Warmer homes are good for public health, your pocket and the planet

Tradesman fits insulation in attic

Retrofitting can mean simple measures like installing loft insulation or double glazing - Credit: Getty Images/iStockphoto

We might be heading towards warmer weather, but there is still a spring chill in the air that should remind us of one of the legacies of a winter in lockdown.

As we have spent much more time than usual inside our houses this winter, many of us have noticed higher heating bills.

At a time of economic uncertainty and job losses that is a worry for many people. A total of 11.1% of households in Norwich, equating to 7,100 homes, are in fuel poverty – that is, they had to choose between heating, or eating.

A shocking statistic shows that nearly 10,000 deaths every year are caused by living in cold homes, as people, including children, living in cold and damp homes are much more vulnerable to respiratory illnesses and cardiovascular disease.

There are various ways of addressing fuel poverty – both Labour and Conservative politicians have for example proposed energy price freezes – but by far the surest way, which also brings a host of other benefits, is to reduce the amount of energy needed to keep a home warm through insulation and through improving the efficiency of heating technologies, known as retrofitting.

Retrofitting can range from relatively simple measures like installing loft insulation or double glazing to improve energy efficiency, to “deep” retrofit which can involve looking at all the sources of heat loss from a building and then remodelling the whole house to eliminate leaks, while also changing the source of energy such as installing heat-pumps or solar panels.

Retrofitting helps people financially not only by reducing their energy bills. It is also – or it could also be – a major source of high-paying jobs locally.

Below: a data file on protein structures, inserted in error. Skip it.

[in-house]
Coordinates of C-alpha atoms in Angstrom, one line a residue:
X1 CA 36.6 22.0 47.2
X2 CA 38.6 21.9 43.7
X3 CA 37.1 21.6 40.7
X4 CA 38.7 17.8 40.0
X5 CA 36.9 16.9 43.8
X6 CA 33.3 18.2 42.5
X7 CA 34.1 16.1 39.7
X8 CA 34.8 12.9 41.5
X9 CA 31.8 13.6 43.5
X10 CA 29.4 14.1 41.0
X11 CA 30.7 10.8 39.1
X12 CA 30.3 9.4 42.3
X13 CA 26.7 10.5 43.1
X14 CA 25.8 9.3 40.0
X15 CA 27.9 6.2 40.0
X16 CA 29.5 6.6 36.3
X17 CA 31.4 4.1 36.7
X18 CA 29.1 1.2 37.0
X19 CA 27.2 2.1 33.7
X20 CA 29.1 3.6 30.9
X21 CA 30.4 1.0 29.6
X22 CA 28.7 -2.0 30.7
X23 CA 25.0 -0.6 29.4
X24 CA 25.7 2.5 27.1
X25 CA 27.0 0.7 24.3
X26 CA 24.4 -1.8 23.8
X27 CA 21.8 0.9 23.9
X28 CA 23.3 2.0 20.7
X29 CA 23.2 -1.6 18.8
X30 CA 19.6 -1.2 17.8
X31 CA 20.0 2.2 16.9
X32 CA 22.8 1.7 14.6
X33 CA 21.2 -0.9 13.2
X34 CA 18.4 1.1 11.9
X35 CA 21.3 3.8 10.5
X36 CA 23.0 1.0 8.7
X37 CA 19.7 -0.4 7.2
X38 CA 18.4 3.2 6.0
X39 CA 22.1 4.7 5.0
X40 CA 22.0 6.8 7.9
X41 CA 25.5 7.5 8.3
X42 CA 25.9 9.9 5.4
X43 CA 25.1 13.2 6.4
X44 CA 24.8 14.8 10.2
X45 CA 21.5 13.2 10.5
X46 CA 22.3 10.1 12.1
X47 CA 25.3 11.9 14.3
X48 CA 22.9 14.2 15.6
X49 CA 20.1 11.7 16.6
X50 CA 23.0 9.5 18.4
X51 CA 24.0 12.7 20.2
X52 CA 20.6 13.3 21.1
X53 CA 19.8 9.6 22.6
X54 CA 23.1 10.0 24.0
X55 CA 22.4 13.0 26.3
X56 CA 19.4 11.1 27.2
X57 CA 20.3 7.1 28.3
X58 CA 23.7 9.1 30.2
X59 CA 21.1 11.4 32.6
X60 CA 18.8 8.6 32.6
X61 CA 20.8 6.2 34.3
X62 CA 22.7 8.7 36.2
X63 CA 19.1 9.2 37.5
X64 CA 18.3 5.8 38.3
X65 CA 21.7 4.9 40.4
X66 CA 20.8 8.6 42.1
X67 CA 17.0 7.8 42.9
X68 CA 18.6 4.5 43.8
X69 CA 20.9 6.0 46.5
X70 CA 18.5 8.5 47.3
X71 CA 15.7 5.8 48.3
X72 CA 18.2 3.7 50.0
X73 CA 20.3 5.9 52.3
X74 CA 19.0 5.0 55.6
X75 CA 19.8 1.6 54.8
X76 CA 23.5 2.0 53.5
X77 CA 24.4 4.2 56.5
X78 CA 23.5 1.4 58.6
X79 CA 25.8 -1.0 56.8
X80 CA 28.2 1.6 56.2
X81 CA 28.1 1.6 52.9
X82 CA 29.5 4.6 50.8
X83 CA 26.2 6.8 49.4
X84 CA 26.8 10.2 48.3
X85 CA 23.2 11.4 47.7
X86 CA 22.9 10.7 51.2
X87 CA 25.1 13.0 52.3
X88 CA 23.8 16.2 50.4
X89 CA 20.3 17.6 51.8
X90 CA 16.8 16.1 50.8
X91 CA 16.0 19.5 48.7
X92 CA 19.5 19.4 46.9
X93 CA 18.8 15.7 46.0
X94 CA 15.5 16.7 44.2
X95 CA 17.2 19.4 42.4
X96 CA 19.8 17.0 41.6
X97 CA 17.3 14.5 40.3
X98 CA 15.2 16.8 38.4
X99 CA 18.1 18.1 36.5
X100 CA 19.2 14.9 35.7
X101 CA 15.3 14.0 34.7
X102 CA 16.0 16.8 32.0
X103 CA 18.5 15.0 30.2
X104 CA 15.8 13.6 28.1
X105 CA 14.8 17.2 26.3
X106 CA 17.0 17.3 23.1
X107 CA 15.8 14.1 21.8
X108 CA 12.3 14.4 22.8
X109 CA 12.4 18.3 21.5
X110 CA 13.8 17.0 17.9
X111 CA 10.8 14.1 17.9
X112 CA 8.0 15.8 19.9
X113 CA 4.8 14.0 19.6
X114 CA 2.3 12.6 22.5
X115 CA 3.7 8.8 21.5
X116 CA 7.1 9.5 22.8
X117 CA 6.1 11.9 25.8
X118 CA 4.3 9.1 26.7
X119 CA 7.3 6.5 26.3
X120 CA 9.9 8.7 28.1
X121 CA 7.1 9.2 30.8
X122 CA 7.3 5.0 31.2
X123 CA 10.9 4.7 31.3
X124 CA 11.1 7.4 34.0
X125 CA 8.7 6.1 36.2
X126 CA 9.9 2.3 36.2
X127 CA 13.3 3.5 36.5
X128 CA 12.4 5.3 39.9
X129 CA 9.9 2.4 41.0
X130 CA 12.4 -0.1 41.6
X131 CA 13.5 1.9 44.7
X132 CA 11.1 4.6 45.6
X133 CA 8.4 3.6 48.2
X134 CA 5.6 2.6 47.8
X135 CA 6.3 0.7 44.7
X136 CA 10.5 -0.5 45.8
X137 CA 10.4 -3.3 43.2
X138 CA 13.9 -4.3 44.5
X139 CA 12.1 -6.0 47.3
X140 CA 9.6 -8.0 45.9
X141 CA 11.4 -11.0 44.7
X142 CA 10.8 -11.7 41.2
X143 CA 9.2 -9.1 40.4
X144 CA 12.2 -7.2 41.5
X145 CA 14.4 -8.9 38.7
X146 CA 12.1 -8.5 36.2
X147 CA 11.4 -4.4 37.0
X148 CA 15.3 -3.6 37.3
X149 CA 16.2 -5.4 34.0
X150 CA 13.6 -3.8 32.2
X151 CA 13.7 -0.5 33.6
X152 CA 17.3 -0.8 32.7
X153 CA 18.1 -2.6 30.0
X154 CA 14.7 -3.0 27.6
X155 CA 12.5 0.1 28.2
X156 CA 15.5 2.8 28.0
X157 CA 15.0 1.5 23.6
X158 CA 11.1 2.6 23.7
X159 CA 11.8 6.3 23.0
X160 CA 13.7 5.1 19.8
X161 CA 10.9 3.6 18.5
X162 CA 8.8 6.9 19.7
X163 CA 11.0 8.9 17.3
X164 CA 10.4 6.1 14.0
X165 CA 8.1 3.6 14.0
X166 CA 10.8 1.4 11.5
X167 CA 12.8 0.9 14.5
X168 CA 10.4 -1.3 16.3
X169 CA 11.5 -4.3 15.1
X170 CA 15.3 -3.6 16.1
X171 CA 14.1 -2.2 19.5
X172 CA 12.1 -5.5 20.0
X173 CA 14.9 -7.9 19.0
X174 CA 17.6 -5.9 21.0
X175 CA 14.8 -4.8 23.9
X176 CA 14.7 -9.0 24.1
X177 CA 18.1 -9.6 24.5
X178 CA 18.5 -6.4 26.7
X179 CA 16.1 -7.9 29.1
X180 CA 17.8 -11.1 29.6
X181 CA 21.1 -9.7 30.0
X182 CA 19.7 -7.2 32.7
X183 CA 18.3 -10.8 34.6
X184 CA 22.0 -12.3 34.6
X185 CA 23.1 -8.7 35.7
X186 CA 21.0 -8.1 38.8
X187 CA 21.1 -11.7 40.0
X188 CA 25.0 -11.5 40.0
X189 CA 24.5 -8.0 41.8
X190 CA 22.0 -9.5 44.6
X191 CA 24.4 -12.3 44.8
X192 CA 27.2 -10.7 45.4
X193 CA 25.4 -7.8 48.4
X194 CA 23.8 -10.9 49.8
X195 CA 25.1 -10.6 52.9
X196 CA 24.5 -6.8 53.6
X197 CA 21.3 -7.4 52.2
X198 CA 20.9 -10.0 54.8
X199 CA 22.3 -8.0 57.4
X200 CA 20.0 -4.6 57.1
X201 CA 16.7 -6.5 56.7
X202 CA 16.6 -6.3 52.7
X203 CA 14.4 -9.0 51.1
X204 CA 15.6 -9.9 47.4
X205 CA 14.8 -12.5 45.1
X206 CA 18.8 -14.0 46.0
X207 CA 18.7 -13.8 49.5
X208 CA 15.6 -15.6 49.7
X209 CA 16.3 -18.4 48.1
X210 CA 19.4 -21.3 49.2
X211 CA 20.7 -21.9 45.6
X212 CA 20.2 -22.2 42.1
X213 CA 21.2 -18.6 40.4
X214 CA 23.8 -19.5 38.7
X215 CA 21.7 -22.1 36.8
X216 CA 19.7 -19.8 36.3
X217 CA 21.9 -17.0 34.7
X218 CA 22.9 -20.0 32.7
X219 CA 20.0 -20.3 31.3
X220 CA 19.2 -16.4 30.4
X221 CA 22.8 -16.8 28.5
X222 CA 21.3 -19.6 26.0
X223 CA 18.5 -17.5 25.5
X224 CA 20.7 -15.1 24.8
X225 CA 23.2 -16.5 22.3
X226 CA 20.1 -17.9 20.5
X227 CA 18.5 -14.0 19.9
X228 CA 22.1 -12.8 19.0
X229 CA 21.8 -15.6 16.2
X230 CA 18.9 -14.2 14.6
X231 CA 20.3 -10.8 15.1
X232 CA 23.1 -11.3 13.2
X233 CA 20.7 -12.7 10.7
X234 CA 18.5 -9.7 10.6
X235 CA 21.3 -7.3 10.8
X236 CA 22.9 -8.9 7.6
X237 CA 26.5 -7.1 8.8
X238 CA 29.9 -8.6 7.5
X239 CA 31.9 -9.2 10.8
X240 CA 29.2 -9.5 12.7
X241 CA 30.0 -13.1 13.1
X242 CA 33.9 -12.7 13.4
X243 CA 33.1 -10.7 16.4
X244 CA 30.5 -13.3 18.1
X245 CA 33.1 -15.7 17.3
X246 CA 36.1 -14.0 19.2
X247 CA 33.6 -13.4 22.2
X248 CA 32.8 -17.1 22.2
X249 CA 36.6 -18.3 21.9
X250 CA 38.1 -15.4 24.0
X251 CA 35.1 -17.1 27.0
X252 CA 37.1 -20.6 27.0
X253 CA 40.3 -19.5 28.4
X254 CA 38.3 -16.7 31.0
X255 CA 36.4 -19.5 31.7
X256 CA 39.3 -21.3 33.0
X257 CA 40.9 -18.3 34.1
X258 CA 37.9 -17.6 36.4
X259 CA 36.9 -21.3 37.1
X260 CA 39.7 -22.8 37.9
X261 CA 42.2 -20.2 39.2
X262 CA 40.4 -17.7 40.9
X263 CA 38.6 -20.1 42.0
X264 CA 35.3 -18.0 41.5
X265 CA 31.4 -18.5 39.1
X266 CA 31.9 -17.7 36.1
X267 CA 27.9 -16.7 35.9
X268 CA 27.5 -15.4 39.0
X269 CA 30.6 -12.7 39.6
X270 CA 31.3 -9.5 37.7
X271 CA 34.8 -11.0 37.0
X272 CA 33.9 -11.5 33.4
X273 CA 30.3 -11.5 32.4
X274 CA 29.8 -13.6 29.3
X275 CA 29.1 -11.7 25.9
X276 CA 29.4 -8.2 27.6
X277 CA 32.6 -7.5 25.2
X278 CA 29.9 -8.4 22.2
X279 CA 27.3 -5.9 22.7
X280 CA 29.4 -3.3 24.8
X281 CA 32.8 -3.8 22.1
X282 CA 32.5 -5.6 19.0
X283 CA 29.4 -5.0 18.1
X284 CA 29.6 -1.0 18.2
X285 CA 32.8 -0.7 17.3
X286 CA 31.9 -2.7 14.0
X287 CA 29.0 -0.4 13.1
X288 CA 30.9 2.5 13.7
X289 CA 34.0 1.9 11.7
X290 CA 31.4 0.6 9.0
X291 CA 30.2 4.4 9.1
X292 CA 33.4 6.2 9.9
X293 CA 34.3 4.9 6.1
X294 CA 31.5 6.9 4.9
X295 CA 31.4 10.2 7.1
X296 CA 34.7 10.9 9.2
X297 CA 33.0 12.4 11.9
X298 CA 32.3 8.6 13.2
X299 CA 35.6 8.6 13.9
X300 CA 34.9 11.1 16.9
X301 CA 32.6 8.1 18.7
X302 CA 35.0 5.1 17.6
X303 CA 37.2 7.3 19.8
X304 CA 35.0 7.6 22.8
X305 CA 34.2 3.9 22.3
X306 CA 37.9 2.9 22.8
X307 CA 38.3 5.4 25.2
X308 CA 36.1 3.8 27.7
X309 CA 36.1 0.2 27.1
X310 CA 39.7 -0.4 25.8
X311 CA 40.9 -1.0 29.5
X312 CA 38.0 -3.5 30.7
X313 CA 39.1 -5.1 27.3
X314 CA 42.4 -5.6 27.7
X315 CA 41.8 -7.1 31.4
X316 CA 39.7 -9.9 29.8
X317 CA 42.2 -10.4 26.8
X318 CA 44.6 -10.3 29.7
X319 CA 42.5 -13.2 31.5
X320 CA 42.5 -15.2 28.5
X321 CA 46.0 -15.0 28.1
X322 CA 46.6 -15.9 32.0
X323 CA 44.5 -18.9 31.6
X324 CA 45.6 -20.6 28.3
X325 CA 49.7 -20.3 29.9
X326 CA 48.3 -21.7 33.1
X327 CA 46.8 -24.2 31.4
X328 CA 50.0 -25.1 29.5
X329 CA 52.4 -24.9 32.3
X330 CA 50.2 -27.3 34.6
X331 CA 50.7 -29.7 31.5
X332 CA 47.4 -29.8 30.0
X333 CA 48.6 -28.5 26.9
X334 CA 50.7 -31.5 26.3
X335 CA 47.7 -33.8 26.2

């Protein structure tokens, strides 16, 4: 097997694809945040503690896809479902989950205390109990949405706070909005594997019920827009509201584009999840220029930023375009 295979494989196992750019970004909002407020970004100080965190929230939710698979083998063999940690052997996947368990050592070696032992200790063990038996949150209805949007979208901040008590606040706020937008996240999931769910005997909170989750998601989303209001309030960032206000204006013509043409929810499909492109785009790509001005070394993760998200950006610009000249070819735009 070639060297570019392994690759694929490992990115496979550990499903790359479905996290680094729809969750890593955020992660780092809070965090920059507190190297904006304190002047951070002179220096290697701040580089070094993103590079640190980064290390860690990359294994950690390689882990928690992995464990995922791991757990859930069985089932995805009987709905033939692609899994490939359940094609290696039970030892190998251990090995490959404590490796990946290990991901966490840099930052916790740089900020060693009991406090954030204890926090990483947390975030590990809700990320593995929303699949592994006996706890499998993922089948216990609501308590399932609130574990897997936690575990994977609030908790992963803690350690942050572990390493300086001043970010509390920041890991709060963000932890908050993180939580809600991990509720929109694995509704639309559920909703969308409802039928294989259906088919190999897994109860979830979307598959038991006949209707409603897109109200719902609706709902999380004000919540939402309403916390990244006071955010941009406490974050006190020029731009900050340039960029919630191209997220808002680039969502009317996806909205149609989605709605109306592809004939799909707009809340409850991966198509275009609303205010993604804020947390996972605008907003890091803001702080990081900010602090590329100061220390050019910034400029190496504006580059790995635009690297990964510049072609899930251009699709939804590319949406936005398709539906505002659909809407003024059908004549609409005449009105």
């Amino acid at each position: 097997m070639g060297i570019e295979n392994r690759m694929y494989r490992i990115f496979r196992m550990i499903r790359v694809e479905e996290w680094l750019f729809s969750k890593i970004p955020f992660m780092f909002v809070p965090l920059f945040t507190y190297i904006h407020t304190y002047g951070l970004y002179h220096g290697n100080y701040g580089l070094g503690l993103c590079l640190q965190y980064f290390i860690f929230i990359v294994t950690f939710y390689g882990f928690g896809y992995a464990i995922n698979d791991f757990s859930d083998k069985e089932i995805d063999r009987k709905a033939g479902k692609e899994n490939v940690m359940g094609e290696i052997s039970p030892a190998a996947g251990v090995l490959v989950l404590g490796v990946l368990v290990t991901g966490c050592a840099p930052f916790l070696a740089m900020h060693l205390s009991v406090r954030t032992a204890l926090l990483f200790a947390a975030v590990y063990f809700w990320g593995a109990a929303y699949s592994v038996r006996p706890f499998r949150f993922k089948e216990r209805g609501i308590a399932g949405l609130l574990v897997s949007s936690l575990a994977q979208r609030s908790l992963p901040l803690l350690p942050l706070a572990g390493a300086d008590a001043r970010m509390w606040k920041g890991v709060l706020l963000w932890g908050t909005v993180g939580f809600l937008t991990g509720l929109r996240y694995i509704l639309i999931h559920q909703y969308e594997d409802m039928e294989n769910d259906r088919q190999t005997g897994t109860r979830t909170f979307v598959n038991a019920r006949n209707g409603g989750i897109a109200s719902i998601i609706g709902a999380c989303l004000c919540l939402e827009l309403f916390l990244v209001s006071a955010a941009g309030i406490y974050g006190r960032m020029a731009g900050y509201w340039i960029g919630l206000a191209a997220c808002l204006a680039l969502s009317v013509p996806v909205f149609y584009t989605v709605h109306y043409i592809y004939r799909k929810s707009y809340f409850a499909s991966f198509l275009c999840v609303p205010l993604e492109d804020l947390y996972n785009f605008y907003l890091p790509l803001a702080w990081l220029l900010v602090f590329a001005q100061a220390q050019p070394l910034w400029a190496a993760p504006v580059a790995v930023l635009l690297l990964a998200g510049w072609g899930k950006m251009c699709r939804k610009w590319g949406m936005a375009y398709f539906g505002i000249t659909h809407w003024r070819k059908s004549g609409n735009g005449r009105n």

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Jobs in insulation and energy efficiency are highly labour-intensive, they can’t be carried out by machines and a lot of people and skills of various kinds are needed.

A recent report has predicted at least one million new jobs in the low-carbon sectors by 2030 and nearly 50% of these could be in retrofitting-related work.

In Norwich and Yarmouth alone, there could be more than 2,200 new full-time jobs directly created through retrofitting just those homes with the lowest energy performance, plus many more jobs if a local supply chain is established.

Increasing the amount of houses that benefit from retrofitting is also imperative because, as we emerge from the pandemic, we will be facing an even bigger crisis: climate change.

Retrofitting homes is one of the most important parts of addressing the climate emergency. Residential buildings account for nearly 30% of Norwich’s direct carbon emissions, that is more than 130,000 tonnes of CO2. We need to get that down to zero as soon as possible – many councils and campaigners say within 10 years – if we are to avoid the worst effects of climate breakdown.

Decarbonising housing means a combination of two things: reducing the amount of energy that a house needs as far as possible, and switching what energy is still needed to renewables.

So retrofitting is good for the public health, for your pocket, for the local economy and jobs and for the planet.